If the economy isn't expanding, it does not matter how small your deficits are. You're still hosed.
While Washington sets itself on fire, the economy is frozen stiff. GDP has grown 1.6% in the last year, a third lower than analysts had thought as early as yesterday. Between January and March this year, it grew by 0.4%, which means it practically stopped. If you're wondering why there are no new jobs, you can probably stop wondering. There is no real recovery.
Meanwhile, Washington is debating whether or not to shut down government borrowing. It goes without saying -- or, I hope it goes without saying -- that there couldn't be a worse time to shut down Washington, fire government workers, or front-load spending cuts. The end of stimulus has already resulted in the firing of so many state and local government workers that total government employment has now declined by more than the private sector in Obama's term.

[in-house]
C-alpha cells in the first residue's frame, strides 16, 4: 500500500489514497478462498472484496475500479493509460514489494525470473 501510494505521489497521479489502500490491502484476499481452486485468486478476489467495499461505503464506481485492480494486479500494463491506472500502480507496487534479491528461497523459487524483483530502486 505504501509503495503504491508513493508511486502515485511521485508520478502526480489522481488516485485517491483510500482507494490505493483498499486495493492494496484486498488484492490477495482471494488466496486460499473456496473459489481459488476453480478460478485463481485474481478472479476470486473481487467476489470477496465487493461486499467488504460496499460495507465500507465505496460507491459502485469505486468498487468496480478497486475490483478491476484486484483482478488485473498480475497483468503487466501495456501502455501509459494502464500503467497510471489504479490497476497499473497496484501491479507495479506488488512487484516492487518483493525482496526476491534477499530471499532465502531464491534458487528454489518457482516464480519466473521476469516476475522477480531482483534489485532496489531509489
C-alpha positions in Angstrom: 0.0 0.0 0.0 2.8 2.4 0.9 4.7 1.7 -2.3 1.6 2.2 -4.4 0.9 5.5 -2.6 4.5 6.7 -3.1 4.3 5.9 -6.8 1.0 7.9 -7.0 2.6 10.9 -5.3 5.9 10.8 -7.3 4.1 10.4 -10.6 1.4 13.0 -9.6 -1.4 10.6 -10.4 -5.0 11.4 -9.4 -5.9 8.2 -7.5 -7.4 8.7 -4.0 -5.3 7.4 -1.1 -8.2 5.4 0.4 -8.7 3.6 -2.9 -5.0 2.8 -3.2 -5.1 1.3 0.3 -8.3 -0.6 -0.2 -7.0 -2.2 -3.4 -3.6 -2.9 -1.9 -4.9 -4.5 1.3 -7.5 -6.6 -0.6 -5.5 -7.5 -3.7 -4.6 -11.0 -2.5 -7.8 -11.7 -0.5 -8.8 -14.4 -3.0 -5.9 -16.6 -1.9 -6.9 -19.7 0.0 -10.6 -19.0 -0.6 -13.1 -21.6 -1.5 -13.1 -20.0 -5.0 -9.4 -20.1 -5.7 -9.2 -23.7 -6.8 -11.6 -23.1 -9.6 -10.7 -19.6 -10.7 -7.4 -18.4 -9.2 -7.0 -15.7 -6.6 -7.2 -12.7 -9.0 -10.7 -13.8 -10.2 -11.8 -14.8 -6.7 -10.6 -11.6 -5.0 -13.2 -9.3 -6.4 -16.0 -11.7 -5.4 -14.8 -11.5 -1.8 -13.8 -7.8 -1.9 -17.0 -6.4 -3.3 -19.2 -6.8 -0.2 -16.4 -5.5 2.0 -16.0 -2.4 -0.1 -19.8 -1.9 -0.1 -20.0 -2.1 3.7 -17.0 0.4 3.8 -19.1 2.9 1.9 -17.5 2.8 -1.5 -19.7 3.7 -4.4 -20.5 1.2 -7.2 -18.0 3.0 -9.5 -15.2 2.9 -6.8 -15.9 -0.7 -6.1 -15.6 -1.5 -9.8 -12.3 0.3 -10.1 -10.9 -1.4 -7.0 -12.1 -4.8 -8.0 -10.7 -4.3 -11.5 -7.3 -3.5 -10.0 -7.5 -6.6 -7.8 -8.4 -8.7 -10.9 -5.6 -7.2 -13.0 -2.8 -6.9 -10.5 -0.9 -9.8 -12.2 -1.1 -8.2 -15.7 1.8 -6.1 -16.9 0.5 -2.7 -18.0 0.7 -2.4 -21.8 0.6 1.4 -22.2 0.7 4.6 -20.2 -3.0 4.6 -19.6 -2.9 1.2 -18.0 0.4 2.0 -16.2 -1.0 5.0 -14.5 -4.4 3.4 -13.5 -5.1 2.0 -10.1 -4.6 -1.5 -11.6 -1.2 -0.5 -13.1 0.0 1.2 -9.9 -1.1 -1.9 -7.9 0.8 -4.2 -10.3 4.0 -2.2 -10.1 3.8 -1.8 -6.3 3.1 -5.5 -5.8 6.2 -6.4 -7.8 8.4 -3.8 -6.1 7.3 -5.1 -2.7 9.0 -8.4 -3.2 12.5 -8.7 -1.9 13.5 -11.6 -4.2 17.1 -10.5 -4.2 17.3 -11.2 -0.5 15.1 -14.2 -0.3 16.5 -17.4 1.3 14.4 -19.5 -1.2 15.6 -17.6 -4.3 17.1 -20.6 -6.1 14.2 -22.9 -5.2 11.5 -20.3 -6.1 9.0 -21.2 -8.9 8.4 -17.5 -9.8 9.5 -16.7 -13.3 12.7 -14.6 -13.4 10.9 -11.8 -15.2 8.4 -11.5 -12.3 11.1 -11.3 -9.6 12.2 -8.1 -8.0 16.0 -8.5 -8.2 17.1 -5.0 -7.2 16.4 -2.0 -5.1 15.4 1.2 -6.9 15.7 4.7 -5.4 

A national economy is complicated. But what's hurting us is simple. Incomes and spending aren't growing for the vast majority of workers. The San Francisco Fed found that typical consumer is spending $2,000 less this year than he would be if pre-recession growth had continued. The other components of GDP -- business investment, exports and government spending -- aren't strong enough to compensate for that basic, central weakness.
The debate in Washington over the debt ceiling is about improving our fiscal health. But the chief indicator of fiscal health is our debt-to-GDP ratio. Debt as a share of the economy is the only thing that matters. If the economy isn't growing, it does not matter how small your deficits are. The ratio won't decline, and your fiscal health won't improve.
What would be the ideal way out of this mess? The politically implausible, but economically sound, answer is higher deficits today, from more spending or lower taxes (or both). Deficits are a dirty word in Washington, where "borrow-and-spend" has because a slur. But the ability of the government to borrow and spend represents an ability
to rake money into the economy, not unlike exporting a good in exchange
for cash. The private sector isn't growing, business investment is weak, and exports are a tiny sliver of the U.S. economy. If government doesn't continue to pursue high deficits, we're dooming ourselves to month after month of jobless, "recovery-less" recovery. Which is to say: Basically, we're doomed.
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